A Doll's House (Bokmål: Et dukkehjem; also translated as A Doll House) is a three-act play written byHenrik Ibsen. It premiered at the Royal Theatre in Copenhagen, Denmark, on 21 December 1879, having been published earlier that month.[1] The play is set in a Norwegian town, circa 1879.

The play is significant for the way it deals with the fate of a married woman at the time who lacked reasonable opportunities for self-fulfillment in a male dominated world. It aroused a great sensation at the time,[2] and caused a “storm of outraged controversy” that went beyond the theatre to the world newspapers and society.[3]

In 2006, the centennial of Ibsen's death, A Doll's House held the distinction of being the world's most performed play for that year.[4] UNESCO has inscribed Ibsen's autographed manuscripts of A Doll's House on the Memory of the World Register in 2001, in recognition of their historical value.[5]

HISTORICAL CONTEXT

From Wikipedia

Real-life inspiration- A Doll's House was based on the life of Laura Kieler (maiden name Laura Smith Petersen), a good friend of Ibsen. Much that happened between Nora and Torvald happened to Laura and her husband, Victor. Similar to the events in the play, Laura signed an illegal loan to save her husband. She wanted the money to find a cure for her husband's tuberculosis.[10] She wrote to Ibsen, asking for his recommendation of her work to his publisher, thinking that the sales of her book would repay her debt. At his refusal, she forged a check for the money. At this point she was found out. In real life, when Victor discovered about Laura's secret loan, he divorced her and had her committed to an asylum. Two years later, she returned to her husband and children at his urging, and she went on to become a well-known Danish author, living to the age of 83.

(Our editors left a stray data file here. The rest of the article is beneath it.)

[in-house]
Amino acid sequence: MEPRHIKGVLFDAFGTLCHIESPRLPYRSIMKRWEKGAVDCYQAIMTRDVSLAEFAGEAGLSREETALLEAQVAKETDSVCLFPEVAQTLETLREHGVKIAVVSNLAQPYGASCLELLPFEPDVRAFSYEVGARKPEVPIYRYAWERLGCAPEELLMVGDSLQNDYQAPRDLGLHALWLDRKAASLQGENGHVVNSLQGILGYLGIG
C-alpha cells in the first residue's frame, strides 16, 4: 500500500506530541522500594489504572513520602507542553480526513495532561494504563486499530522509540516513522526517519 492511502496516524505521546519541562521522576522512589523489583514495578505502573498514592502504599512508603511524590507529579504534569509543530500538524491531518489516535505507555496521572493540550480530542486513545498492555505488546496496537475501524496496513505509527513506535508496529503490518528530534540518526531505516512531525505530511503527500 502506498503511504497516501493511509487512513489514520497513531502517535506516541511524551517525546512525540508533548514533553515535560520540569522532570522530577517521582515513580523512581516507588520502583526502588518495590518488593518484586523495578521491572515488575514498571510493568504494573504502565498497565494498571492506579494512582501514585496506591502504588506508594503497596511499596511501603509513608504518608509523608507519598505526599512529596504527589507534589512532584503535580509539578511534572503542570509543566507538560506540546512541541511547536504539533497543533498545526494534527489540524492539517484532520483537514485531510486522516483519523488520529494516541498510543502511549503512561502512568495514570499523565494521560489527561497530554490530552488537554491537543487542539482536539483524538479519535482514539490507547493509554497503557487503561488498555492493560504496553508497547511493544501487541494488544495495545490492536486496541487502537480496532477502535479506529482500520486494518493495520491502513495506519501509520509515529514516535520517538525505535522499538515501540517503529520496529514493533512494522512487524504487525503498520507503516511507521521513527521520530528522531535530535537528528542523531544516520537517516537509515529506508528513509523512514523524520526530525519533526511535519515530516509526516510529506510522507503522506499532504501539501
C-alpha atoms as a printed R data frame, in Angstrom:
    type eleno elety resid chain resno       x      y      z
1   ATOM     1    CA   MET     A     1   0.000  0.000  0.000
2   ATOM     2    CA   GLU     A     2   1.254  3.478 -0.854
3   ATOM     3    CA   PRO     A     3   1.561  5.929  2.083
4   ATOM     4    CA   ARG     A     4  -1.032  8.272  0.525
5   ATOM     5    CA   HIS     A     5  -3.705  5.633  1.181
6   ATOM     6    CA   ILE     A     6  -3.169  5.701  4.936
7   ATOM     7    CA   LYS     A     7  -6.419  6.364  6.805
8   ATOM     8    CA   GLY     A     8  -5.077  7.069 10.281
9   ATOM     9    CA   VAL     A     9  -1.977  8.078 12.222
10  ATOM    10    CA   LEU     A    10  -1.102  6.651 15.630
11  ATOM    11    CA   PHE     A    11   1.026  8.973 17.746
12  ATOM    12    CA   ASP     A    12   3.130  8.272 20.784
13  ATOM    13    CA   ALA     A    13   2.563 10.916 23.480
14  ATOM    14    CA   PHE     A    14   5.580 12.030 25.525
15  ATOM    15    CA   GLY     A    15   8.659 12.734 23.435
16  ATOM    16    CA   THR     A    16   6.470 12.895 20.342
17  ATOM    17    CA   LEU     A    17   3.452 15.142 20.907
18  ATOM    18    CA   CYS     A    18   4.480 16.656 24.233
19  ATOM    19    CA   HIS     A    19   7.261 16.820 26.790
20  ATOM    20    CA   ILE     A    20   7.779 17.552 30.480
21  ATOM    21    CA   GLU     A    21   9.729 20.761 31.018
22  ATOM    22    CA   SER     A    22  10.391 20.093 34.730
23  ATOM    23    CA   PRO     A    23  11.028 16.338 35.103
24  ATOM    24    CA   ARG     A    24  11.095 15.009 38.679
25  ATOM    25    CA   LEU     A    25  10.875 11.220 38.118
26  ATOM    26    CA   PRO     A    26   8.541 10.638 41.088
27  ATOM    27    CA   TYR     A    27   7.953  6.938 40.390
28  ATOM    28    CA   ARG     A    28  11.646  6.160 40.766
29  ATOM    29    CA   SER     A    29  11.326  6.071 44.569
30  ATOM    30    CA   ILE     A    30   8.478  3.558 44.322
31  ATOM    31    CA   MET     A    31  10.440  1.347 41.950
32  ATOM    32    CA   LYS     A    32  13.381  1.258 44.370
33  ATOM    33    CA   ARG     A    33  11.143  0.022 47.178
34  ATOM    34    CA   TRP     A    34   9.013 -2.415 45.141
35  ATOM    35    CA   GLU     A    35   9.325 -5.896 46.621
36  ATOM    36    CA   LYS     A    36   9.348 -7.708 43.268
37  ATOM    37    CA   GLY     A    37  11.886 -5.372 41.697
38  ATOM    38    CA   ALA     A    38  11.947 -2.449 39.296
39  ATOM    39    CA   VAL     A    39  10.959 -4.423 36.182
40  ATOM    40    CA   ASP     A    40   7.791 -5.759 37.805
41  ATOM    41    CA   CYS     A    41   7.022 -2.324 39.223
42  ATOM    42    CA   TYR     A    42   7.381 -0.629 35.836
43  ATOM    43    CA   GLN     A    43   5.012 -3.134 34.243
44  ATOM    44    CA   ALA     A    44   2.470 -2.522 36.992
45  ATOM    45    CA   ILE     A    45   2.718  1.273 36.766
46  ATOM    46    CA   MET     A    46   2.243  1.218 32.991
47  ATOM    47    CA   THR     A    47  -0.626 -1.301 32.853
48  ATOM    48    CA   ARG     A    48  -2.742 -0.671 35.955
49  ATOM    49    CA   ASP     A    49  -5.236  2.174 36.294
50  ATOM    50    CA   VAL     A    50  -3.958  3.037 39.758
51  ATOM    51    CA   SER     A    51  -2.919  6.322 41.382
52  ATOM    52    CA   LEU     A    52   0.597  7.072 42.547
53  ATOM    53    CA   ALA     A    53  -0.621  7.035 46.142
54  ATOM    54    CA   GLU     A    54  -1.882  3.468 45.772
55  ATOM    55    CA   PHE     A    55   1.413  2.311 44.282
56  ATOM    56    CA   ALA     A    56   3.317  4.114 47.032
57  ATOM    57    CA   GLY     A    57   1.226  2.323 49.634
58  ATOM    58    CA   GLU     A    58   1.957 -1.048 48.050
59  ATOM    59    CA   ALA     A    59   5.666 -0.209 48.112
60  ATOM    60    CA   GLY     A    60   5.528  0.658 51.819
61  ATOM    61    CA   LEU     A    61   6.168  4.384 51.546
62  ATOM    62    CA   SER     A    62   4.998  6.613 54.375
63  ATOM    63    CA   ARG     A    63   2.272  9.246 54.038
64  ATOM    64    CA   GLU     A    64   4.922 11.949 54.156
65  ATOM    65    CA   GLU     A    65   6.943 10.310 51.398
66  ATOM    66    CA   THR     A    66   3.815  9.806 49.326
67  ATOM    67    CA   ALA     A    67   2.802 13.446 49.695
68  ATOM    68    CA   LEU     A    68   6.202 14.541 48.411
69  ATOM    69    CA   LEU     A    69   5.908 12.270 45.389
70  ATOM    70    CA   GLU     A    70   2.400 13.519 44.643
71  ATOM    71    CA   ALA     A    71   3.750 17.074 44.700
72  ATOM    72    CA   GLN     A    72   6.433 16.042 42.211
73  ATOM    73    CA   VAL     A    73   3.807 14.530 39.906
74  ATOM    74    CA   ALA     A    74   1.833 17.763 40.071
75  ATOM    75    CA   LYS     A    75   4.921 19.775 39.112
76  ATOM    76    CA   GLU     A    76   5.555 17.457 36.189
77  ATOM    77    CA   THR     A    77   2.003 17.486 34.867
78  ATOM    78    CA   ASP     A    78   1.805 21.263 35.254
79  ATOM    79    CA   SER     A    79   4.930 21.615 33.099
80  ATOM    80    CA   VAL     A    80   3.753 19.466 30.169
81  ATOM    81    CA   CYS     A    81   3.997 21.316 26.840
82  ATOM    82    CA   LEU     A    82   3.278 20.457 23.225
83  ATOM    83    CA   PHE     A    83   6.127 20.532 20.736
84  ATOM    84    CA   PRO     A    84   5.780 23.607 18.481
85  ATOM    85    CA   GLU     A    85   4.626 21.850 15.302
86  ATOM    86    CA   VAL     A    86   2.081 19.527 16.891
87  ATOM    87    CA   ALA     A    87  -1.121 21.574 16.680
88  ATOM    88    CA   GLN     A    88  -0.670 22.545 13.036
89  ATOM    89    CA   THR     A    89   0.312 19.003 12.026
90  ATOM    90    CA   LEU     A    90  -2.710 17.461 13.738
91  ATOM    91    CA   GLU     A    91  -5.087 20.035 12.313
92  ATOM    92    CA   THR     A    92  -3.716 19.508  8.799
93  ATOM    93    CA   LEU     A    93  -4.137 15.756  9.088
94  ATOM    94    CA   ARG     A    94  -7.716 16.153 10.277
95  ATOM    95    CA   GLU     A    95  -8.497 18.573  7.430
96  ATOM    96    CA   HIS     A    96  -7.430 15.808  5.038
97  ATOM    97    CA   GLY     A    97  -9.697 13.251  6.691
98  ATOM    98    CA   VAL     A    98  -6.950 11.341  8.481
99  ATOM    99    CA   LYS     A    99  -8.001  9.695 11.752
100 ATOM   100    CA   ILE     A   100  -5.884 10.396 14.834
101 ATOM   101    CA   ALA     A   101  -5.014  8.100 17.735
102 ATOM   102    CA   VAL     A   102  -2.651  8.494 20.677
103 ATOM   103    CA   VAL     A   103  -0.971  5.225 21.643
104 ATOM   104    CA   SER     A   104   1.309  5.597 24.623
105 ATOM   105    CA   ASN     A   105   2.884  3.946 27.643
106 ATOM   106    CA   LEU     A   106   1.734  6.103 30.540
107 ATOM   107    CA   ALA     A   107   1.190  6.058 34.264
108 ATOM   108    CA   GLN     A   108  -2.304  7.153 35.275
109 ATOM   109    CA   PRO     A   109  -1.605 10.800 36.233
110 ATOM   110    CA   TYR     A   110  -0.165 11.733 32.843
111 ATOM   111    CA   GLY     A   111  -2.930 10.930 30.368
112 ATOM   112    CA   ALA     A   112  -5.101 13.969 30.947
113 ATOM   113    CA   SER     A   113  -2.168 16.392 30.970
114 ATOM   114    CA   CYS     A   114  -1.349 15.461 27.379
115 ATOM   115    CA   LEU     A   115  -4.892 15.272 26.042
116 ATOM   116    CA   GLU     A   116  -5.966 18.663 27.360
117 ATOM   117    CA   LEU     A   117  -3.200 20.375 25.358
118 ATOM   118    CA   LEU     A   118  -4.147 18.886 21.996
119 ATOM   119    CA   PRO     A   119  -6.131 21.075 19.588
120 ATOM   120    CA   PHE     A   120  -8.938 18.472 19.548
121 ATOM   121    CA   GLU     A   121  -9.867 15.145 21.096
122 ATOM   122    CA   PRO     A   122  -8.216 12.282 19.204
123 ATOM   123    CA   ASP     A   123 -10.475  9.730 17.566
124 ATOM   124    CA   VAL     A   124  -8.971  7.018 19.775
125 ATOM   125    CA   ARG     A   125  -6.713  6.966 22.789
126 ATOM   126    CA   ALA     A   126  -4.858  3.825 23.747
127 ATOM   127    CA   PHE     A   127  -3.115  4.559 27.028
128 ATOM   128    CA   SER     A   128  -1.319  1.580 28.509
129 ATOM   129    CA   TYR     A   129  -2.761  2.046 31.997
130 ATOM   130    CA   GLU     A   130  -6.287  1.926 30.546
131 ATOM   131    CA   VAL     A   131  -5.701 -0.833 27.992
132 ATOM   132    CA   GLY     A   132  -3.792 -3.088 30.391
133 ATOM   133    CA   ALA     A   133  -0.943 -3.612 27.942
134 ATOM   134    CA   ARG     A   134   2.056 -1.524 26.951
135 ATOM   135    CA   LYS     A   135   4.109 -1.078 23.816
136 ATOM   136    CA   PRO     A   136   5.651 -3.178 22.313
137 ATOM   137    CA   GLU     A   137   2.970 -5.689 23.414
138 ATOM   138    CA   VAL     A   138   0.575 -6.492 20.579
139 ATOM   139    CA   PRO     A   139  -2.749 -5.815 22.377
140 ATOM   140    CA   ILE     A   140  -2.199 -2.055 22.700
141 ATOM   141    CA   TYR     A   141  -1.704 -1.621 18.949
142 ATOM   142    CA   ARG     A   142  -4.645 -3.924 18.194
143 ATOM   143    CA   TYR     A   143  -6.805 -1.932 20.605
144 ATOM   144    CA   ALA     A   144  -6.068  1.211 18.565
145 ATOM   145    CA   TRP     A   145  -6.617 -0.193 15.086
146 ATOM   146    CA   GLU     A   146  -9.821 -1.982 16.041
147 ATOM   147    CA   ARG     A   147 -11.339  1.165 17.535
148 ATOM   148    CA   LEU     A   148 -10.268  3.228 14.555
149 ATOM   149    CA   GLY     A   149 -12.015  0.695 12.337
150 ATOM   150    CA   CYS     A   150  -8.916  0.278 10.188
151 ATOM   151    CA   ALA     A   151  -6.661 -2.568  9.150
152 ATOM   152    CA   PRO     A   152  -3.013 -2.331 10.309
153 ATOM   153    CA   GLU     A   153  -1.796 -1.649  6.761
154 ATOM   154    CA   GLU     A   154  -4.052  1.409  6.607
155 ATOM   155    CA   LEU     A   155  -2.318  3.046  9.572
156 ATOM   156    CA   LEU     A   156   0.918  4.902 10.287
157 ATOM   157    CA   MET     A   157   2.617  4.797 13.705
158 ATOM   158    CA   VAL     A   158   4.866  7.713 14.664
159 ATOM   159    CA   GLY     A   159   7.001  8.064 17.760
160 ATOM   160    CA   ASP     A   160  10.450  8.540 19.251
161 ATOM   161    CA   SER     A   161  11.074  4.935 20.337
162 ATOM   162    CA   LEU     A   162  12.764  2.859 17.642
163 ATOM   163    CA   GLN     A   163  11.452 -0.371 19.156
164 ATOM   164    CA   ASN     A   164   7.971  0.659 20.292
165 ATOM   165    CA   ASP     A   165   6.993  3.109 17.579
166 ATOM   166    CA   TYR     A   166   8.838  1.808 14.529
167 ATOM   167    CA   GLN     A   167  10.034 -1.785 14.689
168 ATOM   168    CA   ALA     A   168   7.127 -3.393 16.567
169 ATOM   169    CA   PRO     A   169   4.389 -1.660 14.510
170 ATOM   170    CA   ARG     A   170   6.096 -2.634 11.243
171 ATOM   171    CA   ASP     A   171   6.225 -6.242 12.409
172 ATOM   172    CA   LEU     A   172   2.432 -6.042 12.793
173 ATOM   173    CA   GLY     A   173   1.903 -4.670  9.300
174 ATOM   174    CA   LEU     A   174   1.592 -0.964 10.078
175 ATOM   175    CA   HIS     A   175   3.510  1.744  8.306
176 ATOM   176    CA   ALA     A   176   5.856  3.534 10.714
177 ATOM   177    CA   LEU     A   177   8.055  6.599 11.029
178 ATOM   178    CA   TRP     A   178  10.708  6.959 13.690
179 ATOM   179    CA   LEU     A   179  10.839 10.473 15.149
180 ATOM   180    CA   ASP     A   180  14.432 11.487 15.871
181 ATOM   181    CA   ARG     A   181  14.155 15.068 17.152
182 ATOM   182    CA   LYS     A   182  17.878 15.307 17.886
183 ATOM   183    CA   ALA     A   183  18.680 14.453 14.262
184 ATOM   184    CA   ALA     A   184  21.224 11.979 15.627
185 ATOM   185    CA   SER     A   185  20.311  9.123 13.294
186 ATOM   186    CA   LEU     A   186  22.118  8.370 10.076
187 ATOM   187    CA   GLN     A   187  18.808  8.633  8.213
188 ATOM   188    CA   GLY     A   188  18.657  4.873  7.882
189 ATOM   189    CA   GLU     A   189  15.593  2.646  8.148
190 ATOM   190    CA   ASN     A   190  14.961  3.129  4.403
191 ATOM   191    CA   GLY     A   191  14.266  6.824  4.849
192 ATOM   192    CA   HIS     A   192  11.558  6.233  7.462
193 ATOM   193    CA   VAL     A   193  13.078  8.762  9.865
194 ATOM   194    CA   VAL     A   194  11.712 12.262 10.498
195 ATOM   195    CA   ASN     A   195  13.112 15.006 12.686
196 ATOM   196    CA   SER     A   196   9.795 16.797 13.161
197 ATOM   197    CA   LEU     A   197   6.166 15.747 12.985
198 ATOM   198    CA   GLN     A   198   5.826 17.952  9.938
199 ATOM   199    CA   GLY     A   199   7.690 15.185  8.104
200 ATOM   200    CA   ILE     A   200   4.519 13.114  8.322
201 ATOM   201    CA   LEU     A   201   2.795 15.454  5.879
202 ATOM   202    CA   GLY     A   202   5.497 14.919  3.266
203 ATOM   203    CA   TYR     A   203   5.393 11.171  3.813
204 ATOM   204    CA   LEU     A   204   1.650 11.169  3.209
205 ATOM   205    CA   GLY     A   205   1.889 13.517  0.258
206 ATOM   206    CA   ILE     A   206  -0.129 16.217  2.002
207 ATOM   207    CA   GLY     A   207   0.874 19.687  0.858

Ibsen wrote A Doll's House at the point when Laura Kieler had been committed to the asylum, and the fate of this friend of the family shook him deeply, perhaps also because Laura had asked him to intervene at a crucial point in the scandal, which he did not feel able or willing to do. Instead, he turned this life situation into an aesthetically shaped, successful drama. In the play, Nora leaves Torvald with head held high, though facing an uncertain future given the limitations single women faced in the society of the time.

Kieler eventually rebounded from the shame of the scandal and had her own successful writing career while remaining discontented with sole recognition as "Ibsen's Nora" years afterwards.